Iraqi oil exports in November fell 80,000 b/d to 3.809 million b/d as a rise in flows from the Kurdistan region was offset by a fall in loadings from the Persian Gulf terminals due to rough weather, the country’s State Oil Marketing Organization said.
Despite a rise in exports, November crude oil production was only marginally down, averaging 4.455 million b/d compared with 4.46 million b/d the previous month, SOMO said in a document sent to S&P Global Platts.
The country’s oil ministry said last week that federal crude oil exports in November from Iraq’s southern Persian Gulf terminals and Ceyhan had fallen to a seven-month low of 3.3372 million b/d.
This latest data implies that exports by the Kurdistan Regional Government, which are moved via pipeline to Ceyhan in Turkey, totaled 437,000 b/d in November compared with 420,000 b/d the previous month.
SOMO’s November figure puts total domestic consumption, for power generation and refining, at 646,000 b/d, compared with 571,000 b/d and 507,000 b/d in October and September respectively.
Federal Iraq saw its first exports from Ceyhan last month since this was suspended unilaterally by the semi-autonomous KRG in June 2017. The federal government and the KRG agreed to a tentative deal in mid-November under which the latter has given assurances that it will transfer all federal Iraqi crude to storage tanks operated by North Oil Company at Ceyhan for SOMO to sell.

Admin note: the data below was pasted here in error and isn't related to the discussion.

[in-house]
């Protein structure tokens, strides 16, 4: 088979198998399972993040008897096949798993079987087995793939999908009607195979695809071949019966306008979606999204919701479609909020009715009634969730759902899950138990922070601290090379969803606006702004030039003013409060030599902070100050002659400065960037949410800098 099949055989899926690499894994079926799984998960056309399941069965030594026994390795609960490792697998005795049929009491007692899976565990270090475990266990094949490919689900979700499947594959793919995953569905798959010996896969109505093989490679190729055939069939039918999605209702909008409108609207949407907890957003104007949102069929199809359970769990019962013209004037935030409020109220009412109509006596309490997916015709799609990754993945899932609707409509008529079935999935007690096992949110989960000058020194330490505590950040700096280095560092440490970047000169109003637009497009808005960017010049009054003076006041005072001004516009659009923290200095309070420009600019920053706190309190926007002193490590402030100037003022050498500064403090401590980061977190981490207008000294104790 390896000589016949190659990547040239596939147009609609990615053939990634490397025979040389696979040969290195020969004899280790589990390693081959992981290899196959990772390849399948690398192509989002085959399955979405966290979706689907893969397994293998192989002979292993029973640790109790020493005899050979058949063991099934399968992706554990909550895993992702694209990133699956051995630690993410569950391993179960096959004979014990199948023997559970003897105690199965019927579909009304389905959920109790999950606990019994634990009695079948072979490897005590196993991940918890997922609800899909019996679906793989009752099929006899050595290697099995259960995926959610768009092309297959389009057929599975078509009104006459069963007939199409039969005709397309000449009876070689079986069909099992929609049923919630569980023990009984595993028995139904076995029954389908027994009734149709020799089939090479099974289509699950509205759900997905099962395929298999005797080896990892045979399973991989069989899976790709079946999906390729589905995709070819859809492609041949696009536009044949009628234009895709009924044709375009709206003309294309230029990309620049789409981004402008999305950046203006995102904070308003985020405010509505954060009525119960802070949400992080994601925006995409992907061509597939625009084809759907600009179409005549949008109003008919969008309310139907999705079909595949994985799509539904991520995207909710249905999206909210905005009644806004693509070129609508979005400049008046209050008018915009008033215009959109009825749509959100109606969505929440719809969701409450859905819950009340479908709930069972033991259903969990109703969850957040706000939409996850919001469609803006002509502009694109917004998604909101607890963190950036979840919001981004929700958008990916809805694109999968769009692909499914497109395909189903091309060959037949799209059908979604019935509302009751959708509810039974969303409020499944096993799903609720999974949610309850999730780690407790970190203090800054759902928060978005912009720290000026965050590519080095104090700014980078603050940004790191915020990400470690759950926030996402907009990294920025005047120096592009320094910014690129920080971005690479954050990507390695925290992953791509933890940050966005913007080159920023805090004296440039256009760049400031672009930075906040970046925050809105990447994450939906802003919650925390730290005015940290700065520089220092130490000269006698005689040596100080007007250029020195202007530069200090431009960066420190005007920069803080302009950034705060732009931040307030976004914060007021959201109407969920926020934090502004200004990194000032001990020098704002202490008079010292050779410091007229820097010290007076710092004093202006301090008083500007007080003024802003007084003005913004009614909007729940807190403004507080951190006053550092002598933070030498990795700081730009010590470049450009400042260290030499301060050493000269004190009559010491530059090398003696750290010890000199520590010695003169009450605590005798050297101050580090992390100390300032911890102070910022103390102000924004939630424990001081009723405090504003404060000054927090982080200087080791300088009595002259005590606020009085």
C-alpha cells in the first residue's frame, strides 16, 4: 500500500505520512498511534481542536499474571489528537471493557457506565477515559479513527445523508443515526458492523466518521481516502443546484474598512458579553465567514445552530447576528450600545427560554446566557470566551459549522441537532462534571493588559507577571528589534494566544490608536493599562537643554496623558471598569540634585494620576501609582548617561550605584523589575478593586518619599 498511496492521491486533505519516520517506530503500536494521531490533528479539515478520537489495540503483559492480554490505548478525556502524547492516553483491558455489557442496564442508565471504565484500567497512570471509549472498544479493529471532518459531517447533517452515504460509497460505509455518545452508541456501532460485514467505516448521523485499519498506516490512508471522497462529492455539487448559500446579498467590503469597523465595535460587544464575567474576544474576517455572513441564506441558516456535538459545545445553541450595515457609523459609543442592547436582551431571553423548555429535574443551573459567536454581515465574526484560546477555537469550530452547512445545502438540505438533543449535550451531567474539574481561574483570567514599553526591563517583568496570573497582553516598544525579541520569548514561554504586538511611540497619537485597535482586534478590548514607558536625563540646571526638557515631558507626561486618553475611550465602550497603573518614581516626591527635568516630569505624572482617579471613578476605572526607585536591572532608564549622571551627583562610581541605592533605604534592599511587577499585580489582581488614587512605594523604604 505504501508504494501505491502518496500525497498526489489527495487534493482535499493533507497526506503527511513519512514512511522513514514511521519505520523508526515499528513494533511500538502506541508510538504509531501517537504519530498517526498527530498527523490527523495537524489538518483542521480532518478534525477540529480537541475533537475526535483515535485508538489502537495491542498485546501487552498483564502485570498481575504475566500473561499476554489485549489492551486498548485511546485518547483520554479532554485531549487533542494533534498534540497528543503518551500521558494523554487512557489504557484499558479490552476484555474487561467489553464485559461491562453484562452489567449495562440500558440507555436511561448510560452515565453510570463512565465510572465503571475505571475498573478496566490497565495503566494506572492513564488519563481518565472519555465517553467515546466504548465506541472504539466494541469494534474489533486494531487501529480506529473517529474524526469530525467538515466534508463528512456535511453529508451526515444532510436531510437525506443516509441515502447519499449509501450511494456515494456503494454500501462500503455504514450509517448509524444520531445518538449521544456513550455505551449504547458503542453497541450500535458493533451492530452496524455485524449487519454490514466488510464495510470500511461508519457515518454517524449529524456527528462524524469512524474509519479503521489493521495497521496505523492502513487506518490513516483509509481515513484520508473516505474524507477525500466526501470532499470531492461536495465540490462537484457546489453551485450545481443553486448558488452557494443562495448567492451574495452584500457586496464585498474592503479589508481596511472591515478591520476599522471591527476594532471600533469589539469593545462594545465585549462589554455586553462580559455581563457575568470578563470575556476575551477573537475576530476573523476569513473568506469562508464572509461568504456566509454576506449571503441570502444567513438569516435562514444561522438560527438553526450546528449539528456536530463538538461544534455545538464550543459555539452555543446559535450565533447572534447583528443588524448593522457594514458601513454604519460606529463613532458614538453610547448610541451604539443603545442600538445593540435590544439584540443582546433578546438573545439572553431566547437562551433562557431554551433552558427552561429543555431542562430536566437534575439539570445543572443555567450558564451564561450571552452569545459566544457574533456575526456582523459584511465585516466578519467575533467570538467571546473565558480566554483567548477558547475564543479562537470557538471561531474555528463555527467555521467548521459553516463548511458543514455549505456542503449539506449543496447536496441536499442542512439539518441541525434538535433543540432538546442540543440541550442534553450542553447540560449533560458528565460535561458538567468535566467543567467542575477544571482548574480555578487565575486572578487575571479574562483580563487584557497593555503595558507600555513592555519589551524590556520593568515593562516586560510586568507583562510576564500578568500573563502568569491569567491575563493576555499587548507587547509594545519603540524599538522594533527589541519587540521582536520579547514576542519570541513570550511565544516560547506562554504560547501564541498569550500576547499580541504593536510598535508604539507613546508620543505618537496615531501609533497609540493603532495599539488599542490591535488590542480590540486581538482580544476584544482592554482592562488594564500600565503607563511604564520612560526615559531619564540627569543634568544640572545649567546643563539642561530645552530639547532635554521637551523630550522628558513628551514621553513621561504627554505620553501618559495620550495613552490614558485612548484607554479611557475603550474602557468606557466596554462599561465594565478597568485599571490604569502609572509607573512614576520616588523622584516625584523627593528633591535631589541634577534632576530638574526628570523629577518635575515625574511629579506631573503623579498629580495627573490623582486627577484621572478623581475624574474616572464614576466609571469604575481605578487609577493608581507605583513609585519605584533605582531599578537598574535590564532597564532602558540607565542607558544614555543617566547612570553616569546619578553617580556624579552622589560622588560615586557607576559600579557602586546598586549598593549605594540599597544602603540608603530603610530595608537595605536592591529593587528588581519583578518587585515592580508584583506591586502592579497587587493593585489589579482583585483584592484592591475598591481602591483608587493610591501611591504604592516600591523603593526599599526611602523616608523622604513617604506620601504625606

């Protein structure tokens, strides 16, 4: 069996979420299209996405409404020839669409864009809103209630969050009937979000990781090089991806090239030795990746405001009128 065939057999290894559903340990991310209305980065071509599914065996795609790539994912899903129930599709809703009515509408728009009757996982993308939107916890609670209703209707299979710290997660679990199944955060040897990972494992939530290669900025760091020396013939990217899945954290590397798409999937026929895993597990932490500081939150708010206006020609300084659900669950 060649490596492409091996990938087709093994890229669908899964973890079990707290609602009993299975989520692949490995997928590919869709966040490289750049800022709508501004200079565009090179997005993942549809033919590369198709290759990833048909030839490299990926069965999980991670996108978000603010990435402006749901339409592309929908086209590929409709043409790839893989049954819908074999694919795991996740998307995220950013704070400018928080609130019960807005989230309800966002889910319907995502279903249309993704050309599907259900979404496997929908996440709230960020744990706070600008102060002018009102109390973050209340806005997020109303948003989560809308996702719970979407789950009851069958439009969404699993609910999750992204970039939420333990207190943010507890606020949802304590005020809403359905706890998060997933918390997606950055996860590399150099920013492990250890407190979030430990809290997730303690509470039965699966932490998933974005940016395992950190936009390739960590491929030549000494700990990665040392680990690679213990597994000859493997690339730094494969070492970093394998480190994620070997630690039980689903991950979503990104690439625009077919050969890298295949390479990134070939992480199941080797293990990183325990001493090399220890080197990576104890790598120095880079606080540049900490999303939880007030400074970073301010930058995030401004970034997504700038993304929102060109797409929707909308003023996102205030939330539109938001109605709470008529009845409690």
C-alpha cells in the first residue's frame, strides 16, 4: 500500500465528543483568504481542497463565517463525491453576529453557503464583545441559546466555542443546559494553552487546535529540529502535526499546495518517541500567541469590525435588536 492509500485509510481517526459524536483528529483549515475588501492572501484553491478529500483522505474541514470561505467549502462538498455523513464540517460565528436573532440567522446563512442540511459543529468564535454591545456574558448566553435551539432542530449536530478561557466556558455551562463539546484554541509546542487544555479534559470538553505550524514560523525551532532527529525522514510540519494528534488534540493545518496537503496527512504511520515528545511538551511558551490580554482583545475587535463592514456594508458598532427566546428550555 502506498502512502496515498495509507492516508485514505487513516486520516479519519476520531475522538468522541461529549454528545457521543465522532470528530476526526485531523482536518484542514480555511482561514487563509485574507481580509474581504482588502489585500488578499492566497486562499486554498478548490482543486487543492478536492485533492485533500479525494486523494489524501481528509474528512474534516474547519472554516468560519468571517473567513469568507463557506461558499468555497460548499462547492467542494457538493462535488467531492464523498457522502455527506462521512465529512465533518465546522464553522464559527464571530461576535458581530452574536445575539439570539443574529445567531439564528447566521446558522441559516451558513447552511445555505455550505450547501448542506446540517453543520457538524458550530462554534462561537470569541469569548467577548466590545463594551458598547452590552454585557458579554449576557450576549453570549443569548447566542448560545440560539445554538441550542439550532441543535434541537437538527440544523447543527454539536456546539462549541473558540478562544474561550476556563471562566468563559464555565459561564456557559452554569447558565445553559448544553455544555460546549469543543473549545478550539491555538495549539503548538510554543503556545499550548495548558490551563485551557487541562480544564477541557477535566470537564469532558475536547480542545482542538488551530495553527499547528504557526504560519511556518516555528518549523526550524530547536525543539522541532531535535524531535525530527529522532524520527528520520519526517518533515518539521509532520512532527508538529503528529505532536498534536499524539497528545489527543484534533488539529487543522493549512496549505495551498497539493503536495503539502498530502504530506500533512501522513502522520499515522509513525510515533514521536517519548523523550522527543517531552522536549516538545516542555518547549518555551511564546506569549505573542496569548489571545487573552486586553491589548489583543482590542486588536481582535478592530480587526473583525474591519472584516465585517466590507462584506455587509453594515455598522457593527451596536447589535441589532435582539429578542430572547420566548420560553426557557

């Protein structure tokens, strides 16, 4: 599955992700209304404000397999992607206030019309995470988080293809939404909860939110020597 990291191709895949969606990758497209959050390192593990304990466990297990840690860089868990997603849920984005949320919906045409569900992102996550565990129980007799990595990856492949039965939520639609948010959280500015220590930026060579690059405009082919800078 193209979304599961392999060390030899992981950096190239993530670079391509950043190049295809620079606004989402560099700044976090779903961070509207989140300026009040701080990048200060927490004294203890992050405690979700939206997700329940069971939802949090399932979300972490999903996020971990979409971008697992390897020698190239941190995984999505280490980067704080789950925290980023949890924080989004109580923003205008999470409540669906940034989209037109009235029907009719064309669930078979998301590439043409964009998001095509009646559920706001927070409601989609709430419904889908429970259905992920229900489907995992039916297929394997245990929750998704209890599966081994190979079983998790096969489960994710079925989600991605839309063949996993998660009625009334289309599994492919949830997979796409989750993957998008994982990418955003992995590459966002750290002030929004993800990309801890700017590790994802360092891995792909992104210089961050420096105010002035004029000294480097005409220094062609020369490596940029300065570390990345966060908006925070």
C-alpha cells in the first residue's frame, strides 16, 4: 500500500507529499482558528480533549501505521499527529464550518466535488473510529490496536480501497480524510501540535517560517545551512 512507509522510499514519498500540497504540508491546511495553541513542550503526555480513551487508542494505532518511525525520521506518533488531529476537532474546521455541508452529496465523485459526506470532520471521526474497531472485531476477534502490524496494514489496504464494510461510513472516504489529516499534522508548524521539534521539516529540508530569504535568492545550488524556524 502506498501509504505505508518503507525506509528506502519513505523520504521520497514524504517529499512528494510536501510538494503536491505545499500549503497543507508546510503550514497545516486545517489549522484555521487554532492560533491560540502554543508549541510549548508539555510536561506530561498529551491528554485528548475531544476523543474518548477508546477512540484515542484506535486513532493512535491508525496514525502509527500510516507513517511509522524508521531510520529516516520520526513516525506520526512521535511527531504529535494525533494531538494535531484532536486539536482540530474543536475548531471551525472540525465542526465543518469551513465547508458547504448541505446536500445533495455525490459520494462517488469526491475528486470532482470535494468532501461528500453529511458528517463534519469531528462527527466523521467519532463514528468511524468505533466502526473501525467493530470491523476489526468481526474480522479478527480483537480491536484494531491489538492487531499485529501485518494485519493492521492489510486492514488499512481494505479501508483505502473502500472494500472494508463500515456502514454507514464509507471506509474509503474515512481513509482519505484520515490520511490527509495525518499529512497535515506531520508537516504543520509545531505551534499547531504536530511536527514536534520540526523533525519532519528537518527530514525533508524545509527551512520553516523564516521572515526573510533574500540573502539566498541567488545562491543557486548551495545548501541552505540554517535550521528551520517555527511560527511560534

Iraqi crude output dropped 50,000 b/d to 4.57 million b/d in November, the lowest since July, according to latest Platts OPEC Survey data, as bad weather affected loadings from the southern port of Basra.
The country continues to target a production capacity of 5 million b/d for next year, according to its oil minister.
“As a capacity we hope we can do it next year we have planned increase in capacity of 300,000 b/d [for next year],” Thamir Ghadhban told reporters ahead of last week’s OPEC meeting.
“Most of this will come from the fields in the south… the biggest gains will come from Rumaila, West Qurna 1, West Qurna 2, Zubair and Majnoon, so there will be gains from all of those major fields.”
On Friday, OPEC and its allies led by Russia agreed to cut 1.2 million b/d of production from January 2019 to shore up flagging oil prices and prevent a supply surplus building. OPEC would cut 800,000 b/d under the deal, or 2.5% of production for each member, with the 10 non-OPEC partners slashing 400,000 b/d, or 2%.
Ghadhban told reporters that Iraq had pledged to cut 140,000 b/d from its October output baseline.